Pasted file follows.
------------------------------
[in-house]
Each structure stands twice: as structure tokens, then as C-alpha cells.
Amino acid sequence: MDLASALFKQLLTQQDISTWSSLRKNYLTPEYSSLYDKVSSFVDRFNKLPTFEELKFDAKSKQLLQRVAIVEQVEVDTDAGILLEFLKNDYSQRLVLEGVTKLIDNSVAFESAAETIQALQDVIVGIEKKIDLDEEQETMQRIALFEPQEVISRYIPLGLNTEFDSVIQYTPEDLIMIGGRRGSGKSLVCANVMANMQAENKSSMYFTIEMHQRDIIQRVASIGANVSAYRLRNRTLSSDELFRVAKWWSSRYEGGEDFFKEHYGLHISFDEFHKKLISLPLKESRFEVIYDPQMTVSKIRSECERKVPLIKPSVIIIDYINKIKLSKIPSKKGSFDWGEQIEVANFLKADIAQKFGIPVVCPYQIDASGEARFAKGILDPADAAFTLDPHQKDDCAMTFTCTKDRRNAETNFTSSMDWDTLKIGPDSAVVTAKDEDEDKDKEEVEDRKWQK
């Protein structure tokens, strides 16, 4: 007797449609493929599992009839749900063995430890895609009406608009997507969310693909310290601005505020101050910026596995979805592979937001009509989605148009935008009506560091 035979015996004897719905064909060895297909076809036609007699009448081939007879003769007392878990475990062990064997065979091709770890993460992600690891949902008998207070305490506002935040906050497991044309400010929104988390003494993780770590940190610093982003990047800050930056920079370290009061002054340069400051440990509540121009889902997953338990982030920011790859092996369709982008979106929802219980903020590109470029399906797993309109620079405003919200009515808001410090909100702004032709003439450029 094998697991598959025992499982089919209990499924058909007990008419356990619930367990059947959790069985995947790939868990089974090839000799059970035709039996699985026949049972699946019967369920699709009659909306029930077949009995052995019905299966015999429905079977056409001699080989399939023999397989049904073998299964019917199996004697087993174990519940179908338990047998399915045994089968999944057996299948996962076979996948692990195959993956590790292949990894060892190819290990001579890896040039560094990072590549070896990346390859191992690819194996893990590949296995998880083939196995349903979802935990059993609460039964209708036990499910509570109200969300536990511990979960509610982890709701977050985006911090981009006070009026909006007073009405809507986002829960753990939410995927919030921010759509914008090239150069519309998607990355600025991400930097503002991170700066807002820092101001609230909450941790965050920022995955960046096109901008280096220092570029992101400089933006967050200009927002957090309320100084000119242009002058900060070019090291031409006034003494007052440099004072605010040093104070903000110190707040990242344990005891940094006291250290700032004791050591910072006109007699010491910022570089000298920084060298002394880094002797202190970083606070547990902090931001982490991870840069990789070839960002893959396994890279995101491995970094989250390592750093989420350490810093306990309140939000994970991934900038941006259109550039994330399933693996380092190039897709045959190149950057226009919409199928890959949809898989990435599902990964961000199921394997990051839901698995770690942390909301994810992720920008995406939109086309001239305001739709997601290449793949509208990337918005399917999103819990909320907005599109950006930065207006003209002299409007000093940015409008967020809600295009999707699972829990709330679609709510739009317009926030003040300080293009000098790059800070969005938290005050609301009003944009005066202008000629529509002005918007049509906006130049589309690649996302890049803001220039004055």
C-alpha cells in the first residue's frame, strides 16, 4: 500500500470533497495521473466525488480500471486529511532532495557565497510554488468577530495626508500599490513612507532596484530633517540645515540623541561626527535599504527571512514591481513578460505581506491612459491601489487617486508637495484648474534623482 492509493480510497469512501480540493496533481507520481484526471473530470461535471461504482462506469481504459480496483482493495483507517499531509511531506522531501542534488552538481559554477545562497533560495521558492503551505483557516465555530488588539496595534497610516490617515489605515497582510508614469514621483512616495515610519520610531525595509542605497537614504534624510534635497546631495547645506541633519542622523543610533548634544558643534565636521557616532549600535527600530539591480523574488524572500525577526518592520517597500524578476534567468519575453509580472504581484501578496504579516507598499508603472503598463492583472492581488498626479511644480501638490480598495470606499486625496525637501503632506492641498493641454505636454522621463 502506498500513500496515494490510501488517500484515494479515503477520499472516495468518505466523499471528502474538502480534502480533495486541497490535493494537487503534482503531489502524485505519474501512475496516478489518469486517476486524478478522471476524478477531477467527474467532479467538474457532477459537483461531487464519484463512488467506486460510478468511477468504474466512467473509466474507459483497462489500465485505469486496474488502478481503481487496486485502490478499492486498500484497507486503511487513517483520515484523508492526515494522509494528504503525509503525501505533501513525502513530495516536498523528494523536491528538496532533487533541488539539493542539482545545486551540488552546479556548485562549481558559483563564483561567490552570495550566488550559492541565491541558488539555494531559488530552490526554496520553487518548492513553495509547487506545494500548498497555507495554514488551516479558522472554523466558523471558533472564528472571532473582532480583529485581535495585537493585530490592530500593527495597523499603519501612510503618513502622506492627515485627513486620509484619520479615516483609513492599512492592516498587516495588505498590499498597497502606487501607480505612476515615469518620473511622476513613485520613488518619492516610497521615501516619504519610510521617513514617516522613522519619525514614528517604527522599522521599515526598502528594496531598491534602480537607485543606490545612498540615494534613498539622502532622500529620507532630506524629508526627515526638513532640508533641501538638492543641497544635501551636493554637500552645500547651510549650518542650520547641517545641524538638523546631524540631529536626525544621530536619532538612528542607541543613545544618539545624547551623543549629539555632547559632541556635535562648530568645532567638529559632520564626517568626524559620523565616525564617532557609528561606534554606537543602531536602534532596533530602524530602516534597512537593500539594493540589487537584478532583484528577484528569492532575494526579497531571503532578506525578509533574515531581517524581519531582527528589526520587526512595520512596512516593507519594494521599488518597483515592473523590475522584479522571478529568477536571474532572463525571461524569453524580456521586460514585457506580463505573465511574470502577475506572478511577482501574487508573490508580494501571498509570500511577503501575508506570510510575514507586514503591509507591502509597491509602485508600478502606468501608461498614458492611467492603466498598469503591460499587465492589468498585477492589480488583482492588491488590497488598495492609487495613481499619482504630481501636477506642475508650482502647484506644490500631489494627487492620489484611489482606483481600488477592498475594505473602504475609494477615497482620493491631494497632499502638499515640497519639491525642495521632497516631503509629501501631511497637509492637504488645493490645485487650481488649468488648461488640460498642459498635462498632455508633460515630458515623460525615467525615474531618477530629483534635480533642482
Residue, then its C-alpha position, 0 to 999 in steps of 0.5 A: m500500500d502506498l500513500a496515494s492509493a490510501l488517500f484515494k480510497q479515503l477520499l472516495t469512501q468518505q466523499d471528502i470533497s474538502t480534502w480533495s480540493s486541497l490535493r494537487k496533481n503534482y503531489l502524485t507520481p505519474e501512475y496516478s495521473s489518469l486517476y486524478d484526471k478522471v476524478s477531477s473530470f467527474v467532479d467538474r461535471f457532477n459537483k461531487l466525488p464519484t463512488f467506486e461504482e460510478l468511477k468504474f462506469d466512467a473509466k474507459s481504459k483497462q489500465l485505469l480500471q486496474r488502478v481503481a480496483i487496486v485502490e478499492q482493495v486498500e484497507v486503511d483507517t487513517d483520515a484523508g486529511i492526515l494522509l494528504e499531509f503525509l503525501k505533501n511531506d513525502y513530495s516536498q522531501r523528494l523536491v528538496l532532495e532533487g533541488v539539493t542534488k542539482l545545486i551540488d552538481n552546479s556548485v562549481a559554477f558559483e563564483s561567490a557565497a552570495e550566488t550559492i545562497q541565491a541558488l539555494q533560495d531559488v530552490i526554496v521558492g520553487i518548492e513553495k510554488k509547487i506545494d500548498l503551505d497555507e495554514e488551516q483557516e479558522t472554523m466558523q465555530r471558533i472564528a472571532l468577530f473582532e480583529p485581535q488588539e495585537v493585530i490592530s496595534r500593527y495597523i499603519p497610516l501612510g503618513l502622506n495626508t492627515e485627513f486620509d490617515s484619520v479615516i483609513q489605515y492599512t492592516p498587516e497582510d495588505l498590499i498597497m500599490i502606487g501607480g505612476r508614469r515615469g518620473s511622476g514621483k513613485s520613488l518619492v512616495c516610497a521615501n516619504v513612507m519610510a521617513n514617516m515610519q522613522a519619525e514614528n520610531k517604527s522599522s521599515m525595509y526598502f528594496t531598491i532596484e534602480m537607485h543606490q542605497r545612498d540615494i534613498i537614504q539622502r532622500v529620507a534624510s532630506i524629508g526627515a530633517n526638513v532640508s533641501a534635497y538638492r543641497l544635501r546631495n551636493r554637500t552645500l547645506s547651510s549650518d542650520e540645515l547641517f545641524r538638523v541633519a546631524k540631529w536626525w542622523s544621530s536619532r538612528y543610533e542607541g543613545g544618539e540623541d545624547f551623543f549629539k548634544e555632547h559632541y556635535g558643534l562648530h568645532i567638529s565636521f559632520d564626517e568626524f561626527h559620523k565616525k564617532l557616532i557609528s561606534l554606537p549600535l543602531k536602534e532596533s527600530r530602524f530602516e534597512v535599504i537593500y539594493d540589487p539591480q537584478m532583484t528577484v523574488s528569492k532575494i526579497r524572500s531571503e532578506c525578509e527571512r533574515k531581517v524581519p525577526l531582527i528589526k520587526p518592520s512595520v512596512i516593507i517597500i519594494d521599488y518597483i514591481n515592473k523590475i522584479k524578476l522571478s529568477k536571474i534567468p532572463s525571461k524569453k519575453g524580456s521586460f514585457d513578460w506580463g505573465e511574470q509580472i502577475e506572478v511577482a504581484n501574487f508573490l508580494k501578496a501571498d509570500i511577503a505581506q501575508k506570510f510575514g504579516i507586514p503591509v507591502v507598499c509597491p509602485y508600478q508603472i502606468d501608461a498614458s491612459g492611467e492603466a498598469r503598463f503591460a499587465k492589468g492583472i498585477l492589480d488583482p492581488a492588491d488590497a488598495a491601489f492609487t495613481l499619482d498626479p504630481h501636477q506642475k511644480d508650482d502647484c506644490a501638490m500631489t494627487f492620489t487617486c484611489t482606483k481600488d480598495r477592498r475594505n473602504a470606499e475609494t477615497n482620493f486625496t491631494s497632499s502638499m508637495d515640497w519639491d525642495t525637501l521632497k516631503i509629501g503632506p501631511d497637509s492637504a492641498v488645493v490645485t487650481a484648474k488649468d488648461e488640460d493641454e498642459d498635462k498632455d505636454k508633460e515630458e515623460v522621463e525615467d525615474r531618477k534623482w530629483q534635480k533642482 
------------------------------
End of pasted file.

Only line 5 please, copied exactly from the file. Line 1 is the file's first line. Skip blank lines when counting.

C-alpha cells in the first residue's frame, strides 16, 4: 500500500470533497495521473466525488480500471486529511532532495557565497510554488468577530495626508500599490513612507532596484530633517540645515540623541561626527535599504527571512514591481513578460505581506491612459491601489487617486508637495484648474534623482 492509493480510497469512501480540493496533481507520481484526471473530470461535471461504482462506469481504459480496483482493495483507517499531509511531506522531501542534488552538481559554477545562497533560495521558492503551505483557516465555530488588539496595534497610516490617515489605515497582510508614469514621483512616495515610519520610531525595509542605497537614504534624510534635497546631495547645506541633519542622523543610533548634544558643534565636521557616532549600535527600530539591480523574488524572500525577526518592520517597500524578476534567468519575453509580472504581484501578496504579516507598499508603472503598463492583472492581488498626479511644480501638490480598495470606499486625496525637501503632506492641498493641454505636454522621463 502506498500513500496515494490510501488517500484515494479515503477520499472516495468518505466523499471528502474538502480534502480533495486541497490535493494537487503534482503531489502524485505519474501512475496516478489518469486517476486524478478522471476524478477531477467527474467532479467538474457532477459537483461531487464519484463512488467506486460510478468511477468504474466512467473509466474507459483497462489500465485505469486496474488502478481503481487496486485502490478499492486498500484497507486503511487513517483520515484523508492526515494522509494528504503525509503525501505533501513525502513530495516536498523528494523536491528538496532533487533541488539539493542539482545545486551540488552546479556548485562549481558559483563564483561567490552570495550566488550559492541565491541558488539555494531559488530552490526554496520553487518548492513553495509547487506545494500548498497555507495554514488551516479558522472554523466558523471558533472564528472571532473582532480583529485581535495585537493585530490592530500593527495597523499603519501612510503618513502622506492627515485627513486620509484619520479615516483609513492599512492592516498587516495588505498590499498597497502606487501607480505612476515615469518620473511622476513613485520613488518619492516610497521615501516619504519610510521617513514617516522613522519619525514614528517604527522599522521599515526598502528594496531598491534602480537607485543606490545612498540615494534613498539622502532622500529620507532630506524629508526627515526638513532640508533641501538638492543641497544635501551636493554637500552645500547651510549650518542650520547641517545641524538638523546631524540631529536626525544621530536619532538612528542607541543613545544618539545624547551623543549629539555632547559632541556635535562648530568645532567638529559632520564626517568626524559620523565616525564617532557609528561606534554606537543602531536602534532596533530602524530602516534597512537593500539594493540589487537584478532583484528577484528569492532575494526579497531571503532578506525578509533574515531581517524581519531582527528589526520587526512595520512596512516593507519594494521599488518597483515592473523590475522584479522571478529568477536571474532572463525571461524569453524580456521586460514585457506580463505573465511574470502577475506572478511577482501574487508573490508580494501571498509570500511577503501575508506570510510575514507586514503591509507591502509597491509602485508600478502606468501608461498614458492611467492603466498598469503591460499587465492589468498585477492589480488583482492588491488590497488598495492609487495613481499619482504630481501636477506642475508650482502647484506644490500631489494627487492620489484611489482606483481600488477592498475594505473602504475609494477615497482620493491631494497632499502638499515640497519639491525642495521632497516631503509629501501631511497637509492637504488645493490645485487650481488649468488648461488640460498642459498635462498632455508633460515630458515623460525615467525615474531618477530629483534635480533642482